Residents on Wednesday night urged the federal government to weigh the environmental effects of clearcutting a 60-acre woodland at the Juneau airport.
However, a consulting firm hired by the Federal Aviation Administration to write an environmental impact statement on proposed projects there said it will not address the tree-felling issue in the EIS because it's not relevant.
"It's not related to the proposed actions," consultant Ken Wallace told a crowd of about 60 people.
The public meeting at Centennial Hall was the first of several planned for the EIS, a detailed study of several airport improvement projects proposed by the city.
Projects include an approach-light system on the east end of the runway and an access road to it, new parking areas for aircraft, a new building for snow removal equipment, a road across Duck Creek, and a 1,000-foot safety area at either end of the runway for aircraft that undershoot or overshoot the airstrip. The projects would require crews to fill about 70 acres of wetlands, said Patti Sullivan of the FAA.
The airport last year released its own study measuring the projects' environmental impacts, but critics said the study didn't go far enough in examining effects on fish, wildlife and habitat. The FAA agreed and ordered an EIS.
The public meeting was to hear from residents on what issues the consultants should weigh as they write a draft version of the study, which will explore the impact of each project and suggest alternatives.
The trees are important to residents who use the Airport Dike Trail near the runway.
The airport last week cut down about four acres of trees near Jordan Creek because they posed a hazard to aircraft, said airport manager Allan Heese. Trees provide habitat for herons, crows,
eagles and gulls, which can down planes if they are sucked into the engines, he said.
Residents were worried the larger swath of forest near the floatpond would meet the same fate, especially since a recent federal report recommended clearcutting the stand for safety reasons.
"The trees were just devastated," said Laurie Ferguson Craig, commenting on behalf of the Juneau Audubon Society. "This same thing could happen on the south side."
The airport manager said crews cut down the Jordan Creek trees last week after getting approval from the Juneau Planning Commission. However, the airport would go through a more extensive public process if it proposed cutting down the 60-acre swath, he said.
The airport intends to draft a wildlife management plan, and it could propose cutting the trees in that. However, that plan would require federal approval, said Wallace, the consultant.
"The wildlife management plan will be evaluated by the FAA ... for impacts to the human environment," said Wallace, noting the EIS would not include the issue because the proposed projects would not affect the trees.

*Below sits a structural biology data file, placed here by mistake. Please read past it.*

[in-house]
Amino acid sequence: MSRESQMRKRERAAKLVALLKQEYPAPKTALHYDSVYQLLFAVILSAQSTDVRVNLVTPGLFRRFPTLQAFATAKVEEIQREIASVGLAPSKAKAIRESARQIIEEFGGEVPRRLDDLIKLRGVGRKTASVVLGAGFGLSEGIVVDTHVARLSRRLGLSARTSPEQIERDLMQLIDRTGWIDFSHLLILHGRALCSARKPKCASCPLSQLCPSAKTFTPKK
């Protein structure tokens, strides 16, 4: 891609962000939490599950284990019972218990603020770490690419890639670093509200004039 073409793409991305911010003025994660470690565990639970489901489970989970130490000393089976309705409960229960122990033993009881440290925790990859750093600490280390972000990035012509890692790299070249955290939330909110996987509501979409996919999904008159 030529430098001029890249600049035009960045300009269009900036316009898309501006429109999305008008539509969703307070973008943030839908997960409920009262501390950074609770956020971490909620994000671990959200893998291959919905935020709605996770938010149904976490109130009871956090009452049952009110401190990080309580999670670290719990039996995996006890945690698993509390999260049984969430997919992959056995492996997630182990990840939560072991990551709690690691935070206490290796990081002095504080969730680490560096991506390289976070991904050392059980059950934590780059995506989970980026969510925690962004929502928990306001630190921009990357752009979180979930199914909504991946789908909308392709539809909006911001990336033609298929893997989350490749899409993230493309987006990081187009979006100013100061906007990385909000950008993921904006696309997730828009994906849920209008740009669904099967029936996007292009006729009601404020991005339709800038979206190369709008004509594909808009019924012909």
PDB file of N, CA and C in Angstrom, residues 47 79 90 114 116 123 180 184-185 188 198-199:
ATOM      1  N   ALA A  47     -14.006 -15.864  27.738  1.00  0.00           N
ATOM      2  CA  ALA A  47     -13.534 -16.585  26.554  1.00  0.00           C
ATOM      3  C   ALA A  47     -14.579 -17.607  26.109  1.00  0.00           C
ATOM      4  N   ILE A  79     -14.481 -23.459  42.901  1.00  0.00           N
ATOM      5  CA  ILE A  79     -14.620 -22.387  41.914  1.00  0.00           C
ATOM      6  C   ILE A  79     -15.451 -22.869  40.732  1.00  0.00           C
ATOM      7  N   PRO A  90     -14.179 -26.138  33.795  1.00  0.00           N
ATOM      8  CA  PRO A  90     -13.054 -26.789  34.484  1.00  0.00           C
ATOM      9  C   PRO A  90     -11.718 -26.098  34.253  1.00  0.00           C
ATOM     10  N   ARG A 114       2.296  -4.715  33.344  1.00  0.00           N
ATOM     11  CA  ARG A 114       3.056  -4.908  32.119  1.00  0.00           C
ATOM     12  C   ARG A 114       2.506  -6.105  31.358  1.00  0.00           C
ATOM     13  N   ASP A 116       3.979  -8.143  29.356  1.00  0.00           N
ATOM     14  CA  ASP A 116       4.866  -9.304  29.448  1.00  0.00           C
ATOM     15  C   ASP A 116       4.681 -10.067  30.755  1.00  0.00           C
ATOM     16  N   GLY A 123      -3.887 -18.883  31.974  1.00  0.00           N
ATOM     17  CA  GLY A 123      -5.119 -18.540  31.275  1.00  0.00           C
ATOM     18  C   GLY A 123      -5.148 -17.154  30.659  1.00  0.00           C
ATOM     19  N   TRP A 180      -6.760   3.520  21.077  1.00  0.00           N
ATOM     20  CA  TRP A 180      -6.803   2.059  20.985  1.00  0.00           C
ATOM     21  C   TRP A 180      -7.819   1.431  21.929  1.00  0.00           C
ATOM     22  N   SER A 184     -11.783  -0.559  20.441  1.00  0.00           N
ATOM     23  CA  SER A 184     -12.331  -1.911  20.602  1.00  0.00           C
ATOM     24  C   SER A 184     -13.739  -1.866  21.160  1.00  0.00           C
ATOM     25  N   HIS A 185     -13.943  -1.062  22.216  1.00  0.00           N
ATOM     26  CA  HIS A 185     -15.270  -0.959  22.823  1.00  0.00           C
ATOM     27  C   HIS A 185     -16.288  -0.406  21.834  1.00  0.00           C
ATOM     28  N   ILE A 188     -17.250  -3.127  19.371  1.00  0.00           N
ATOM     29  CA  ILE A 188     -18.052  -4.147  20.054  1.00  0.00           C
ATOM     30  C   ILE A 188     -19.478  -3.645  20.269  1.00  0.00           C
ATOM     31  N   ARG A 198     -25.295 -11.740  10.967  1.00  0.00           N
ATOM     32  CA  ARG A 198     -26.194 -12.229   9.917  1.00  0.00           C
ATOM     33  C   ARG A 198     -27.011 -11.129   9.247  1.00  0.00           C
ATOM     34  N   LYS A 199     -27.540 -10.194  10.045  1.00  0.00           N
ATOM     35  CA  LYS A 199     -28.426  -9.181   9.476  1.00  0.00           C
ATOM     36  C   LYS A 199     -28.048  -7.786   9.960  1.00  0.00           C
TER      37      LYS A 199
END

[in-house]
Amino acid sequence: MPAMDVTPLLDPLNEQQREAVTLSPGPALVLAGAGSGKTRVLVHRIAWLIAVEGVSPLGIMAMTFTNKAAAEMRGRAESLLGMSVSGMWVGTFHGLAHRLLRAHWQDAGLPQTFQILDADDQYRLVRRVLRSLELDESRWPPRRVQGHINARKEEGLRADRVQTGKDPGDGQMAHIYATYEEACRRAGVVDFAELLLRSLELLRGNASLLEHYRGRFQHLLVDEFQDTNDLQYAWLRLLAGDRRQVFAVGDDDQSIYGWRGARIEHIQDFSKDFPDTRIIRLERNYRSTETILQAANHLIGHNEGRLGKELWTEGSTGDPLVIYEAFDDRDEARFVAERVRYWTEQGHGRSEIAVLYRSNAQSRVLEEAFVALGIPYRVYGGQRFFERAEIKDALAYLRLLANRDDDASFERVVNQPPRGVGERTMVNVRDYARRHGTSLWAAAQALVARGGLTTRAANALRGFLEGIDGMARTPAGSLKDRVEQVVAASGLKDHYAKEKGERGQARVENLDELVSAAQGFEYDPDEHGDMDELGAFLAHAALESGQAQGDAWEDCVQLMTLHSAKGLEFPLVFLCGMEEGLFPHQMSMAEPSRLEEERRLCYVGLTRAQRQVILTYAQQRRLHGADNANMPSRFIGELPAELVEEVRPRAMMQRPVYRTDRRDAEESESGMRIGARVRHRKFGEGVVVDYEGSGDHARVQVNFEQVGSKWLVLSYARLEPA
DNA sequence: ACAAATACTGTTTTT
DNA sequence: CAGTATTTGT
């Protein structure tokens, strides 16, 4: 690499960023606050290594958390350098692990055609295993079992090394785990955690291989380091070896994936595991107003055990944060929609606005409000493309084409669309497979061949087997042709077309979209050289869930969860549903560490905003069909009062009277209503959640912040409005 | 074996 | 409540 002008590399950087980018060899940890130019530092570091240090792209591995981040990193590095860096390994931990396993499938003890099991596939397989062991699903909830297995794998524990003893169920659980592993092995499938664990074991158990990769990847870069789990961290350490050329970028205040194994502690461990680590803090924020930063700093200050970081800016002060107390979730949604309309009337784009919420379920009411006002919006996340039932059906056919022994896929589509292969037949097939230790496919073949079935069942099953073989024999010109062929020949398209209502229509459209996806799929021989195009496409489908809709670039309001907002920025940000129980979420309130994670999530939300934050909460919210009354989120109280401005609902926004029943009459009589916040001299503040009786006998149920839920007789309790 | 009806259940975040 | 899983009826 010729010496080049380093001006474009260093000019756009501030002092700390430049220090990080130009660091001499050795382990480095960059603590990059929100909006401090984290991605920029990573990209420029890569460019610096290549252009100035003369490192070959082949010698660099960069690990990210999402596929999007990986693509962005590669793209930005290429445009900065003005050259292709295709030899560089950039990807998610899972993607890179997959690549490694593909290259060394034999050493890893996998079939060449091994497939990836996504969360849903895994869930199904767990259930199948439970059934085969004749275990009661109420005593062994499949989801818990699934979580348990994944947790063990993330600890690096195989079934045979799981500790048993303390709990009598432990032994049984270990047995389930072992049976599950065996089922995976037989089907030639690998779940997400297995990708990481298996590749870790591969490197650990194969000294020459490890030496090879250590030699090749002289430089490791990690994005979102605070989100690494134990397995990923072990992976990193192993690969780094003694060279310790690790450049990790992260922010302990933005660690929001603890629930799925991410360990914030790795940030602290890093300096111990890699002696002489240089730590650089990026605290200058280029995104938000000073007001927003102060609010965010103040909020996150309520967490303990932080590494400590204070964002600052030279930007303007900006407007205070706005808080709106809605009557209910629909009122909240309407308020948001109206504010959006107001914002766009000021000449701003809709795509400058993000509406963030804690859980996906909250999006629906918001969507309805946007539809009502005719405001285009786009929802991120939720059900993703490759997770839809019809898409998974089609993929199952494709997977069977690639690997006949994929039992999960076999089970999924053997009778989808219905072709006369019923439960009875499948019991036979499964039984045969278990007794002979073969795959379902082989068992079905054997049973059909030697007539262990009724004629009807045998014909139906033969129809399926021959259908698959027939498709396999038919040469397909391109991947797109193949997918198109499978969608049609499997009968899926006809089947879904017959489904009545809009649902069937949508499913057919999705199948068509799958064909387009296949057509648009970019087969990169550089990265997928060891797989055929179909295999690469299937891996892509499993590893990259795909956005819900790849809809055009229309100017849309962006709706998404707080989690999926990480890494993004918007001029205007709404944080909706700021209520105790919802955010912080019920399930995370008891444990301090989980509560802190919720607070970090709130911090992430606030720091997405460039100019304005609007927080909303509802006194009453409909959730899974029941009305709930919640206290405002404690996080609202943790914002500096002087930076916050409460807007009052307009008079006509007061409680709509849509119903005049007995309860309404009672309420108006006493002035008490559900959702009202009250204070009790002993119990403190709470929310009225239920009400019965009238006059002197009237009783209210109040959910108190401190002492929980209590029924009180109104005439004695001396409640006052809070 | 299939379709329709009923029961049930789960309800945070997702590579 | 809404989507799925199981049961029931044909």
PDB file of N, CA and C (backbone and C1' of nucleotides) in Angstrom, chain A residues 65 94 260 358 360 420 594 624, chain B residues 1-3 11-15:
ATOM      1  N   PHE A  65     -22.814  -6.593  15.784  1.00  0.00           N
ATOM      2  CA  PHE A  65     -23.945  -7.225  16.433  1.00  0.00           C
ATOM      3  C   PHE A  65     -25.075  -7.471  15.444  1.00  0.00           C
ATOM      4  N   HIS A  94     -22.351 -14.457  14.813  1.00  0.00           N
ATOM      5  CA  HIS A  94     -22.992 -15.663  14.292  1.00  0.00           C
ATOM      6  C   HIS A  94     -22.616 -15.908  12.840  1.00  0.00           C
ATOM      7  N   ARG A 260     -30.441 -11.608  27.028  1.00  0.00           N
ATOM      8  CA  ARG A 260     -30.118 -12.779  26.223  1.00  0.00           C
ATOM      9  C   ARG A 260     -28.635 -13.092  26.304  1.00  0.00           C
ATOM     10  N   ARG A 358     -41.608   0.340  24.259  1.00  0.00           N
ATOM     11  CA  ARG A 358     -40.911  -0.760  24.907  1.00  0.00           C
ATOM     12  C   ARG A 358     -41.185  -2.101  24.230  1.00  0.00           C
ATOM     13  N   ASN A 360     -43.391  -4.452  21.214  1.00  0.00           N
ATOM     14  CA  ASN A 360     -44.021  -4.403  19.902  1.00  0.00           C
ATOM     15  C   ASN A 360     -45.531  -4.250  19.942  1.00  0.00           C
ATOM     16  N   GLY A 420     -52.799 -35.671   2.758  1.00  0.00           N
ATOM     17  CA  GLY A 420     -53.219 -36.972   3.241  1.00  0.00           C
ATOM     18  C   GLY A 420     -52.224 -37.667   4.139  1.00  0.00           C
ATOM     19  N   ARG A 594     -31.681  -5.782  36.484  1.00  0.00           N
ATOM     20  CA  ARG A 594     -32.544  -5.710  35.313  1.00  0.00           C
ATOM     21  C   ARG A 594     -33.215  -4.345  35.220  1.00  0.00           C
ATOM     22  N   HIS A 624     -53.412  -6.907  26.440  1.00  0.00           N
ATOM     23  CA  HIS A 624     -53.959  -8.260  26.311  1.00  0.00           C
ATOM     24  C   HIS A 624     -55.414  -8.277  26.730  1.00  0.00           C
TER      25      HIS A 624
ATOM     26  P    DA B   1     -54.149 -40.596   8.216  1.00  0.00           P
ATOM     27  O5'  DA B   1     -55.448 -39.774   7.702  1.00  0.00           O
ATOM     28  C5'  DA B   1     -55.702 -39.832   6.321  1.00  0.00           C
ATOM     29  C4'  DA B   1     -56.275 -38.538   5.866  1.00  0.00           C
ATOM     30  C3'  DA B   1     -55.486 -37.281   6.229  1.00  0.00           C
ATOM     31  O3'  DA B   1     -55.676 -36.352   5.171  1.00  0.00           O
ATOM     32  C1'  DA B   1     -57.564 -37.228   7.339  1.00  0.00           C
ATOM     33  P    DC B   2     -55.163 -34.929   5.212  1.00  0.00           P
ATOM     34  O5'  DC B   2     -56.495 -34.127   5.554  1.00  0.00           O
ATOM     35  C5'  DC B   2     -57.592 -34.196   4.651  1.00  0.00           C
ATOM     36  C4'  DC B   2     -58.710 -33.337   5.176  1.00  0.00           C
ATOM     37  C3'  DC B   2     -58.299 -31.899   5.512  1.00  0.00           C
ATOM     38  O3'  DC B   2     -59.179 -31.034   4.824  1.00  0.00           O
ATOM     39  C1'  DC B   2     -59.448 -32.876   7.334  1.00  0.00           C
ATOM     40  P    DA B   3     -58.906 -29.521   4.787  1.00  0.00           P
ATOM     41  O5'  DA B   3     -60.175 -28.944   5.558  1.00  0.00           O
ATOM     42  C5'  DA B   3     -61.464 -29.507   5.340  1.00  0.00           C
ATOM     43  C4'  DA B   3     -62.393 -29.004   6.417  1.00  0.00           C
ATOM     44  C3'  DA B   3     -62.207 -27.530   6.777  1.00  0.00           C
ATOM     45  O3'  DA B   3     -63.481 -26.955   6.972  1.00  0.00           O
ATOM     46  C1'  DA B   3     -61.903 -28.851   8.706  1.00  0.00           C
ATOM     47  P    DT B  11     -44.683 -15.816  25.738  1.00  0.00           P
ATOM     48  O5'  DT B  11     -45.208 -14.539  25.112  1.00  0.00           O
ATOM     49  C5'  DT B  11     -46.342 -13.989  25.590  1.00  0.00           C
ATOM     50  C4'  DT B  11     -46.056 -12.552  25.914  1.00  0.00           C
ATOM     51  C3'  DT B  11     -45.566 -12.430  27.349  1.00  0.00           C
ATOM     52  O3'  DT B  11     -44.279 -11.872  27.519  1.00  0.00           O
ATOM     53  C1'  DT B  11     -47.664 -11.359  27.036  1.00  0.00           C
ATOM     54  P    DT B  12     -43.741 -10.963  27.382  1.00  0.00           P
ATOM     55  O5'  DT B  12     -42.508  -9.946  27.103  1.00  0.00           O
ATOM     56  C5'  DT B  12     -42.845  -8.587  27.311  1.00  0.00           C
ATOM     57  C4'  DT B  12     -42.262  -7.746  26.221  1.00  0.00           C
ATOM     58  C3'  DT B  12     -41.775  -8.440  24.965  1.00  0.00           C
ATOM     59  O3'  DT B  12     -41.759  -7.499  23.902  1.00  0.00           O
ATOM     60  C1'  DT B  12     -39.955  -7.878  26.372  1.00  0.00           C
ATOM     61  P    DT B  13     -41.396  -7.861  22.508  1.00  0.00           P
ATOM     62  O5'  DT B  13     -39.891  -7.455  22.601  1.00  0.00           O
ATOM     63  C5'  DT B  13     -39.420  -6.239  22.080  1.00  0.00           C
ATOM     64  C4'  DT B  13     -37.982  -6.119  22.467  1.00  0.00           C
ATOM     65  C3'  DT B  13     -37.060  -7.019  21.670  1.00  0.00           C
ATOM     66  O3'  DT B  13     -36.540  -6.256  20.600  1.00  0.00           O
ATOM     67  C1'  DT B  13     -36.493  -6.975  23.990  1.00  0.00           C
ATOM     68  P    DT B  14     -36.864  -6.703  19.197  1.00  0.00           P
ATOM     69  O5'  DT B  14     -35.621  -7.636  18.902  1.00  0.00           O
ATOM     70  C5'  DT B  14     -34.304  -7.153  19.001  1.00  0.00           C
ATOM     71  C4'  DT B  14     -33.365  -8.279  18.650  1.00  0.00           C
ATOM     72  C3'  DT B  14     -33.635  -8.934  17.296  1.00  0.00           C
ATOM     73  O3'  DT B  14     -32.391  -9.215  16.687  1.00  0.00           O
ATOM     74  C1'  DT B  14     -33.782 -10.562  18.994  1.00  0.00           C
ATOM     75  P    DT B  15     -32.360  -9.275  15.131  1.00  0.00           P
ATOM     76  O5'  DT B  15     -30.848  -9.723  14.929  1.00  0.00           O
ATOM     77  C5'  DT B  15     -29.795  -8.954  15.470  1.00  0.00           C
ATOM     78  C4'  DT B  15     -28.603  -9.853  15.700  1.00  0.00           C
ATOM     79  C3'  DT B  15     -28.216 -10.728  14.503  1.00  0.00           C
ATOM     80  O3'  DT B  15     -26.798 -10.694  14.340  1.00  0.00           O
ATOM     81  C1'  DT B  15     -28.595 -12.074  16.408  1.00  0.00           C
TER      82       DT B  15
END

However, Ferguson Craig of the Juneau Audubon Society pressed the FAA to consider the tree issue in the EIS, saying there is legal precedent compelling them to include it.
"It should be included," she said. "You have to consider all the impacts at the same time if they are foreseeable."
Some residents also questioned whether the airport should expand Juneau's runway safety strips - gravel areas for aircraft that go astray of the airstrip. Federal standards call for a 1,000-foot safety area at both ends of runways where practicable; here they extend only about 250 feet, said the airport manager.
The FAA's Sullivan said safety areas recently became a higher priority after jets in Arkansas and California overshot runways on landing. In both cases the safety areas fell short of federal standards. The Arkansas crash killed 11 people, said Sullivan, noting a storm also contributed to that accident.
Some residents questioned whether the extended safety areas are practicable here. Another speaker said Juneau should not strive to eliminate all risk.
"We all face risks every day - every time we get in a car," said Skip Gray. "It seems like there is a tendency to eliminate all risks at the expense of our natural environment."
Another resident voiced concern about the airport's proposal to increase parking for aircraft. The proposal would add space for 35 fixed-wing aircraft and 31 helicopters. Jim Sundberg, who lives by Fred Meyer, said he's worried about growth of flight-seeing operations at the airport and the noise that goes along with it.
"It seems like it gets worse every year, and I would like to know how you go about assessing the noise impact of it," he said.
The FAA tentatively has scheduled another public meeting in late July. The agency hopes to have a draft EIS by December and a final decision by May 2002.
Kathy Dye can be reached at email@example.com.